Back-To-School: 3 Generations of Gees Put the Pants (and More) on Students, Others


Michael and John Gee own and operate the family business.

Back-to-school means big business for Alabama’s retailers. For some, it’s second only to the holidays as the busiest shopping period of the year. Many stores count on a boost in business as parents get their children stocked up on clothing, electronics, supplies and other classroom essentials. The shopping frenzy intensifies during Alabama’s back-to-school sales tax holiday weekend in early August.

“I think it just gets people really excited. For us, the sales tax holiday makes a big difference. Outside of December, that is probably our biggest weekend of the year,” said Michael Gee.

Michael, the president and co-owner of the Pants Store, says the timing of the holiday provides his stores with a one-two punch when it comes to sales.

“We plan a tent sale around the no-sales-tax weekend and clear out a lot of stuff from spring and summer. But, then again, a lot of people are already buying for fall and winter as well, taking advantage of the no sales tax. We sell a lot of stuff; it’s a great weekend for us.”

The Pants Store sells casual lifestyle clothing, shoes and accessories for men, women and children with brands as Southern Marsh, Columbia Sportswear and more. The business also sells gifts and outdoor items from brands such as Yeti.


The 66-year-old Pants Store doesn’t just sell pants. Its five locations sell all types of clothing and accessories for the entire family, plus gifts and outdoor items. Visit online at

Third Generation Retailer

Headquartered in Leeds, The Pants Store also has locations in Crestline, Trussville, Tuscaloosa and Huntsville. Michael and his brother, John, own and operate the business. They are the third generation of the Gee family to do so.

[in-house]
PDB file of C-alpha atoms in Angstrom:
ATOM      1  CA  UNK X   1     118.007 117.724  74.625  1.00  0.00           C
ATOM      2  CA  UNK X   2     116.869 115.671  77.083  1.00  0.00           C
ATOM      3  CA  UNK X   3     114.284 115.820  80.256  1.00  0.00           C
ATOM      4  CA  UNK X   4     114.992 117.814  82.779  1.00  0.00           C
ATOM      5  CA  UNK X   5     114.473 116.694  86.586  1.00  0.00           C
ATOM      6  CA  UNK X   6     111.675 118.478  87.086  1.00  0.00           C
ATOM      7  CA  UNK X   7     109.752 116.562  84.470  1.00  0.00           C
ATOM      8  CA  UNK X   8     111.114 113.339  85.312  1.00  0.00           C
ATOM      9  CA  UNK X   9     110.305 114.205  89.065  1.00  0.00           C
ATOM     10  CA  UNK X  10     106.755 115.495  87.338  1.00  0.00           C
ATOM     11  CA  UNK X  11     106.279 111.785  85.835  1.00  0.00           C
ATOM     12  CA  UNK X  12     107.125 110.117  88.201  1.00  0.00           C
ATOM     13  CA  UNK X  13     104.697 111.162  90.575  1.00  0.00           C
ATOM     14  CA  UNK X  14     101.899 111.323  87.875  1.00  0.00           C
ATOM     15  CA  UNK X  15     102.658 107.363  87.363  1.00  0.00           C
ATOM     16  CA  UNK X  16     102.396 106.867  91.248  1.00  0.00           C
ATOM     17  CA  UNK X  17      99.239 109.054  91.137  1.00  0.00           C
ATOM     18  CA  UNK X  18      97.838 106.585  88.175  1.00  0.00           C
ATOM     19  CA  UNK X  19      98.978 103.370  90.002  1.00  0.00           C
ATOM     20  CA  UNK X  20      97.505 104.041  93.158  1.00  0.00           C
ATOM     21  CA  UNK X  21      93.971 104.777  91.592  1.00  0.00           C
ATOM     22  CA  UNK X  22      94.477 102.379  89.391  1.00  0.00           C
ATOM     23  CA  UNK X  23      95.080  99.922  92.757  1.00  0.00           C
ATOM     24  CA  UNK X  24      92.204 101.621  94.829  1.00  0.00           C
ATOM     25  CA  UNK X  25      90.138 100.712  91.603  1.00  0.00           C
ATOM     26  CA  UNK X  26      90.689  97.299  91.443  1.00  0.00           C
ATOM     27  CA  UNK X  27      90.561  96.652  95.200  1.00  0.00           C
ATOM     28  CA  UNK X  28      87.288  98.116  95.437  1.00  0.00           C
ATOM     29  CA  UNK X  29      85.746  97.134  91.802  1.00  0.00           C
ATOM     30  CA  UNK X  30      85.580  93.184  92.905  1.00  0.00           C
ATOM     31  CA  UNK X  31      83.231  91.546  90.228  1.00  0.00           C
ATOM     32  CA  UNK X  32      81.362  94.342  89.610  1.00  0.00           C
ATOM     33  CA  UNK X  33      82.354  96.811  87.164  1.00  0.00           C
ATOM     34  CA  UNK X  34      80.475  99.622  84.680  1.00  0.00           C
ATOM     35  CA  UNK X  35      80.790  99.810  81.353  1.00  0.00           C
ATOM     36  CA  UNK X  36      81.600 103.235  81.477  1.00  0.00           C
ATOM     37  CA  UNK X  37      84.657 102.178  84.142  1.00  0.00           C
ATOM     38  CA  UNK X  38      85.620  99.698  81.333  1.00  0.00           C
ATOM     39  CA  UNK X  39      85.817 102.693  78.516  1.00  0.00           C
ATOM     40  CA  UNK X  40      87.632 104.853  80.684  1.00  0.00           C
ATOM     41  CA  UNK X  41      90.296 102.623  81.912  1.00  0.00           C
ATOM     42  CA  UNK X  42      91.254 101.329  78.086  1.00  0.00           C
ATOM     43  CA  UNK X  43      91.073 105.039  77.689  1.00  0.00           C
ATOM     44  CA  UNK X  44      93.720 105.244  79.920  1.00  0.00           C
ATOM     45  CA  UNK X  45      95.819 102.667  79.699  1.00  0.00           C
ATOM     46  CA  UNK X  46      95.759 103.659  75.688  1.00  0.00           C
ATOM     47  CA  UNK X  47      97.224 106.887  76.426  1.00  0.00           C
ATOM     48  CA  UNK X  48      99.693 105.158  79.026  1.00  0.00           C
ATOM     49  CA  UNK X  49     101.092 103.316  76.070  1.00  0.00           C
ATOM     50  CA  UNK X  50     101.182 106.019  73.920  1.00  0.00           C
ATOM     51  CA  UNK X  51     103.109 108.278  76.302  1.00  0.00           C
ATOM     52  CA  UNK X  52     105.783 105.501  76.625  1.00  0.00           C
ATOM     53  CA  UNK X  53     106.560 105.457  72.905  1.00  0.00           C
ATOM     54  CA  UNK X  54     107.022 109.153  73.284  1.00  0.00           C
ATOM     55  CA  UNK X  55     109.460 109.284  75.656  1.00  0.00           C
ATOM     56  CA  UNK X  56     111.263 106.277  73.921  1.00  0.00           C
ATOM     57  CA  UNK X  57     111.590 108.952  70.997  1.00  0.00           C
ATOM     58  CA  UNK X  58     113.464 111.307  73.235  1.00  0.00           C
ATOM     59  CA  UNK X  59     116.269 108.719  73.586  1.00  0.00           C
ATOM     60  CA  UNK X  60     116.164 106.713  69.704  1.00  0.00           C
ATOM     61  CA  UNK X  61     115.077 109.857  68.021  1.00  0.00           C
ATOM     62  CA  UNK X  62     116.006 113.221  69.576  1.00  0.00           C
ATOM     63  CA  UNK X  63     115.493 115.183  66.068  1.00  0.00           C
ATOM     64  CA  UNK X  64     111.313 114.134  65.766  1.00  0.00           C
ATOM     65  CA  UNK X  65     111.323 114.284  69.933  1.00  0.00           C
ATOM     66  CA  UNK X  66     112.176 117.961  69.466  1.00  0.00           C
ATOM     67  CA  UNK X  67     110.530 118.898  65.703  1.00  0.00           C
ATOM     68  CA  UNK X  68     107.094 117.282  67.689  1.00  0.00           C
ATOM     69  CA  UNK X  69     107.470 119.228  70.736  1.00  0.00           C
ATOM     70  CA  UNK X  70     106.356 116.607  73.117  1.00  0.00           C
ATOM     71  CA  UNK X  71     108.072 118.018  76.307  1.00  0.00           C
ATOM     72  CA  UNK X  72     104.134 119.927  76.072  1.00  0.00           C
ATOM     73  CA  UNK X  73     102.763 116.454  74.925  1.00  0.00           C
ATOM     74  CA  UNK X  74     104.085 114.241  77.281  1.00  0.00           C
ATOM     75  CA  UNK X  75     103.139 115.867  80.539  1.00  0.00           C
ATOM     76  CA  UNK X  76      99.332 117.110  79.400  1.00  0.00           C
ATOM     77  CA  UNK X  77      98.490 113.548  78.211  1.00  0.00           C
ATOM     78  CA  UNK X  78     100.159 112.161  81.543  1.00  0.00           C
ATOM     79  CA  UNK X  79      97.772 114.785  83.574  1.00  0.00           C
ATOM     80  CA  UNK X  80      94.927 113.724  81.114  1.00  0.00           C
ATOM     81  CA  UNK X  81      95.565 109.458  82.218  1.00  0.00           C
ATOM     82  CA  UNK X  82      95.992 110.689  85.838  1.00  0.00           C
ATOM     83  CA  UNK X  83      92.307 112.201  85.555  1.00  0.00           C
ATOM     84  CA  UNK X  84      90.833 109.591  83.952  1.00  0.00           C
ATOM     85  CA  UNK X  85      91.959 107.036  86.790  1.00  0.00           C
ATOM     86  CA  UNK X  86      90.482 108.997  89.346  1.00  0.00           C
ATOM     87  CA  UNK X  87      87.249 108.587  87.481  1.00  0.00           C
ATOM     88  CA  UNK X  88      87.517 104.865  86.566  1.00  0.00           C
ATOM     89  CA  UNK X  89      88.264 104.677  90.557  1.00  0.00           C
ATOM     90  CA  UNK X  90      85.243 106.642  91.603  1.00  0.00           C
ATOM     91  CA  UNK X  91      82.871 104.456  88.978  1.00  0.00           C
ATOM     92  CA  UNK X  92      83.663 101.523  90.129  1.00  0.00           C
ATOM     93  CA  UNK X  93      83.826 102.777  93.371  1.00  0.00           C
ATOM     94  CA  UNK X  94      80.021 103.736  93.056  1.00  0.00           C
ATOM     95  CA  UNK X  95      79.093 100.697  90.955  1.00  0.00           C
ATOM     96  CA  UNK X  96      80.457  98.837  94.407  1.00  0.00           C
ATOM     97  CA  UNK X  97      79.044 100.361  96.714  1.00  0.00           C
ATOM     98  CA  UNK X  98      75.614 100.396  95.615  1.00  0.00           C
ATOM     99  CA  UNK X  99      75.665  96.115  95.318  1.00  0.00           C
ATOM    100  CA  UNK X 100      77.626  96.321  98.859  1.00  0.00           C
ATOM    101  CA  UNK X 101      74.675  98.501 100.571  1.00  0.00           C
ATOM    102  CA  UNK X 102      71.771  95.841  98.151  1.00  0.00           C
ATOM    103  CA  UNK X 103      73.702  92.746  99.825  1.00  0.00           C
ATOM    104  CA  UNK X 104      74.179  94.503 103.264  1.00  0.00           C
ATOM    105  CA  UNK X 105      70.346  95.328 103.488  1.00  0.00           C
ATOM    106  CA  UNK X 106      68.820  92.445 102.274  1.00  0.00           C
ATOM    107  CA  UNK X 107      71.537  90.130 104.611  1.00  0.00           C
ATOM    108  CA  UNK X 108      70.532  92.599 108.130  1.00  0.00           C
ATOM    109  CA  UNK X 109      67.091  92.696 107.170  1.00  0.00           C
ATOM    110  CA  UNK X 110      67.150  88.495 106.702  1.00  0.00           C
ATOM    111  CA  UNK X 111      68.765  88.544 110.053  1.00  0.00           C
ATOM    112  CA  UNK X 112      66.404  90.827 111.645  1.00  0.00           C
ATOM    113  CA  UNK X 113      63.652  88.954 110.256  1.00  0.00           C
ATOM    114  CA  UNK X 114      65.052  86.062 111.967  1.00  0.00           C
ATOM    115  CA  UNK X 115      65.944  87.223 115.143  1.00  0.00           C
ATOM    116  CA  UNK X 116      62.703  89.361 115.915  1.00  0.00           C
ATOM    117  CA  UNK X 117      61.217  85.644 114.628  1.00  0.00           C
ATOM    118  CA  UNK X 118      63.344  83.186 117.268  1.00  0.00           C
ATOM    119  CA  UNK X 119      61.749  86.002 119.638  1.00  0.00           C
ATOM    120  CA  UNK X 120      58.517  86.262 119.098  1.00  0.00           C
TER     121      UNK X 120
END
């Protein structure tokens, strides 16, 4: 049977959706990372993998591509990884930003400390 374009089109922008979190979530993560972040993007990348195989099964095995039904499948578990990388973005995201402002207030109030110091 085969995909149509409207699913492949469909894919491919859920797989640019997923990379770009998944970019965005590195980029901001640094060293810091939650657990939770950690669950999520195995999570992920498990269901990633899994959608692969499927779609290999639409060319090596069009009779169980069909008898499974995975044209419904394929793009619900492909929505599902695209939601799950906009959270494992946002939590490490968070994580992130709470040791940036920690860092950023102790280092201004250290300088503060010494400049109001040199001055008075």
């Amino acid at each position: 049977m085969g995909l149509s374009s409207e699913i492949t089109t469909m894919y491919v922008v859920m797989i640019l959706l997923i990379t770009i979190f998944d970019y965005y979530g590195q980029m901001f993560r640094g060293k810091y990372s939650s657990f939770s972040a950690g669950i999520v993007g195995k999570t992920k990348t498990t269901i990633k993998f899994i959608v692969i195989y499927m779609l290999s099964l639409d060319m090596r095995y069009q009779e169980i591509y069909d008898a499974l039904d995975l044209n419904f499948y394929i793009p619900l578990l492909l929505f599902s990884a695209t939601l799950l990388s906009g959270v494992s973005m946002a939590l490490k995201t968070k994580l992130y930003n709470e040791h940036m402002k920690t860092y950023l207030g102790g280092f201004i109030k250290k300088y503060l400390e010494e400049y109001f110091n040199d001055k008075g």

The Gees’ grandfather, Taylor Gee, started the business in 1950. Working as a pants wholesaler, he built a warehouse where he kept the pants. Before long, friends and neighbors started shopping out of his warehouse, and the wholesale operation gave way to retail. The business affectionately became known as “the Pants Store,” and the name stuck. Michael’s and John’s father, the late Morris “Mickey” Gee took over the business in the 1970s, growing the inventory to include all types of apparel for the entire family. Michael and John purchased the company in 2008 and continue to run the business together today.

“I can remember sitting there on our lunch breaks, with my grandmother and grandfather, my dad and brother. Looking back on that now, that was pretty special,” Michael recalls.

“It meant a lot to be able to work with my dad every day for a number of years. Not everyone gets to see their parents every day, and that is something I am really thankful for. And now, working with my brother every day is a really neat experience, and I’m thankful for that too. It is nice to be around family all day and to be able to rely on each other and have each other’s back.”

Economic Impact

It’s estimated that Alabamians spent more than $1 billion on back-to-school shopping last year, or an average of $627 for families with school-aged children, $961 for those with college-aged students.

While retailers like the Pants Store benefit from back-to-school shoppers, the holiday is for everyone, not just those preparing to head back to the classroom. Anyone looking to purchase clothes, computers or school supplies can also benefit from buying during the tax-free weekend. The added foot traffic in stores from the holiday has increased Alabama’s August sales tax collections in eight of the first 10 years of the sales tax holiday.


2012 Alabama Silver Retailers of the Year,
Annual Sales Less $5 Million-$20 Million

Story and Photos by Melissa Johnson Warnke